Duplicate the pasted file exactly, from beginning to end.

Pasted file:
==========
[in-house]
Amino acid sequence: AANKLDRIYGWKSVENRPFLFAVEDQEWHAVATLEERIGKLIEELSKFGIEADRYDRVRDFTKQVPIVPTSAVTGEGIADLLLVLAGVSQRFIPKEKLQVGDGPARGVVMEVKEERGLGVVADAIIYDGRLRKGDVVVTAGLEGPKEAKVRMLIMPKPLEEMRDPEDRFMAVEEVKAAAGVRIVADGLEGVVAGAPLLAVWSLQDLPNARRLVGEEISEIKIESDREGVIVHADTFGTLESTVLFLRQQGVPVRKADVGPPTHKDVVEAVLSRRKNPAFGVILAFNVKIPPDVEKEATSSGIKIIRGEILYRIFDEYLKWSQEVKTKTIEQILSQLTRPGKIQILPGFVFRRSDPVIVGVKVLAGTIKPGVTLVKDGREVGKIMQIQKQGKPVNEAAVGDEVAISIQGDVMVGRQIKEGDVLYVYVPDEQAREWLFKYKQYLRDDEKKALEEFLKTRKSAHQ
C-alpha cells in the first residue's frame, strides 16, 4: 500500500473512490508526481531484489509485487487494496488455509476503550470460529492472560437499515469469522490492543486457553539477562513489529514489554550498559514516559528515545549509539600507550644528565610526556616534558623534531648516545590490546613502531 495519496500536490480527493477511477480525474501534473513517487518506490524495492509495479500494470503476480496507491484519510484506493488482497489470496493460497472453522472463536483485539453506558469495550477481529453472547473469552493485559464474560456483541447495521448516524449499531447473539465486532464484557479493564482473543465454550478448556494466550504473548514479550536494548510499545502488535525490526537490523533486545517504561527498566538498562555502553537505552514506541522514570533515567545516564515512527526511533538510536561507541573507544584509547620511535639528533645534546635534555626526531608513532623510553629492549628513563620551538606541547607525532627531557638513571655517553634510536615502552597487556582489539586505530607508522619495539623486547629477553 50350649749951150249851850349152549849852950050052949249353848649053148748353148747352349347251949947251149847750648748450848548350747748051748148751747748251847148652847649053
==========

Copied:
[in-house]
Amino acid sequence: AANKLDRIYGWKSVENRPFLFAVEDQEWHAVATLEERIGKLIEELSKFGIEADRYDRVRDFTKQVPIVPTSAVTGEGIADLLLVLAGVSQRFIPKEKLQVGDGPARGVVMEVKEERGLGVVADAIIYDGRLRKGDVVVTAGLEGPKEAKVRMLIMPKPLEEMRDPEDRFMAVEEVKAAAGVRIVADGLEGVVAGAPLLAVWSLQDLPNARRLVGEEISEIKIESDREGVIVHADTFGTLESTVLFLRQQGVPVRKADVGPPTHKDVVEAVLSRRKNPAFGVILAFNVKIPPDVEKEATSSGIKIIRGEILYRIFDEYLKWSQEVKTKTIEQILSQLTRPGKIQILPGFVFRRSDPVIVGVKVLAGTIKPGVTLVKDGREVGKIMQIQKQGKPVNEAAVGDEVAISIQGDVMVGRQIKEGDVLYVYVPDEQAREWLFKYKQYLRDDEKKALEEFLKTRKSAHQ
C-alpha cells in the first residue's frame, strides 16, 4: 500500500473512490508526481531484489509485487487494496488455509476503550470460529492472560437499515469469522490492543486457553539477562513489529514489554550498559514516559528515545549509539600507550644528565610526556616534558623534531648516545590490546613502531 495519496500536490480527493477511477480525474501534473513517487518506490524495492509495479500494470503476480496507491484519510484506493488482497489470496493460497472453522472463536483485539453506558469495550477481529453472547473469552493485559464474560456483541447495521448516524449499531447473539465486532464484557479493564482473543465454550478448556494466550504473548514479550536494548510499545502488535525490526537490523533486545517504561527498566538498562555502553537505552514506541522514570533515567545516564515512527526511533538510536561507541573507544584509547620511535639528533645534546635534555626526531608513532623510553629492549628513563620551538606541547607525532627531557638513571655517553634510536615502552597487556582489539586505530607508522619495539623486547629477553 50350649749951150249851850349152549849852950050052949249353848649053148748353148747352349347251949947251149847750648748450848548350747748051748148751747748251847148652847649053